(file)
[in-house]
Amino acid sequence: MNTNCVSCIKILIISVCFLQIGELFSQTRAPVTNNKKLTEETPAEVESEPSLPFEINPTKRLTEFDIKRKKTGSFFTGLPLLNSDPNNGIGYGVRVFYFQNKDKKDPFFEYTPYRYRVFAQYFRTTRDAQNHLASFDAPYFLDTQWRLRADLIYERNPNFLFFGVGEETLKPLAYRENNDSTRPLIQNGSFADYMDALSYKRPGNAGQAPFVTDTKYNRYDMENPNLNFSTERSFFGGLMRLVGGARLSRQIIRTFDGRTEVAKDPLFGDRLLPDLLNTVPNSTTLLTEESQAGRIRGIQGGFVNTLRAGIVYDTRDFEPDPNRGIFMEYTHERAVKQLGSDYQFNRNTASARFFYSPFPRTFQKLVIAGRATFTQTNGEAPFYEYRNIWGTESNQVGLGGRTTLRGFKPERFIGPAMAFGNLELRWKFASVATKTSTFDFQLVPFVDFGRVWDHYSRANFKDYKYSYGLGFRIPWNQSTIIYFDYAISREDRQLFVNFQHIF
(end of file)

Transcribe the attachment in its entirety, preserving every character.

[in-house]
Amino acid sequence: MNTNCVSCIKILIISVCFLQIGELFSQTRAPVTNNKKLTEETPAEVESEPSLPFEINPTKRLTEFDIKRKKTGSFFTGLPLLNSDPNNGIGYGVRVFYFQNKDKKDPFFEYTPYRYRVFAQYFRTTRDAQNHLASFDAPYFLDTQWRLRADLIYERNPNFLFFGVGEETLKPLAYRENNDSTRPLIQNGSFADYMDALSYKRPGNAGQAPFVTDTKYNRYDMENPNLNFSTERSFFGGLMRLVGGARLSRQIIRTFDGRTEVAKDPLFGDRLLPDLLNTVPNSTTLLTEESQAGRIRGIQGGFVNTLRAGIVYDTRDFEPDPNRGIFMEYTHERAVKQLGSDYQFNRNTASARFFYSPFPRTFQKLVIAGRATFTQTNGEAPFYEYRNIWGTESNQVGLGGRTTLRGFKPERFIGPAMAFGNLELRWKFASVATKTSTFDFQLVPFVDFGRVWDHYSRANFKDYKYSYGLGFRIPWNQSTIIYFDYAISREDRQLFVNFQHIF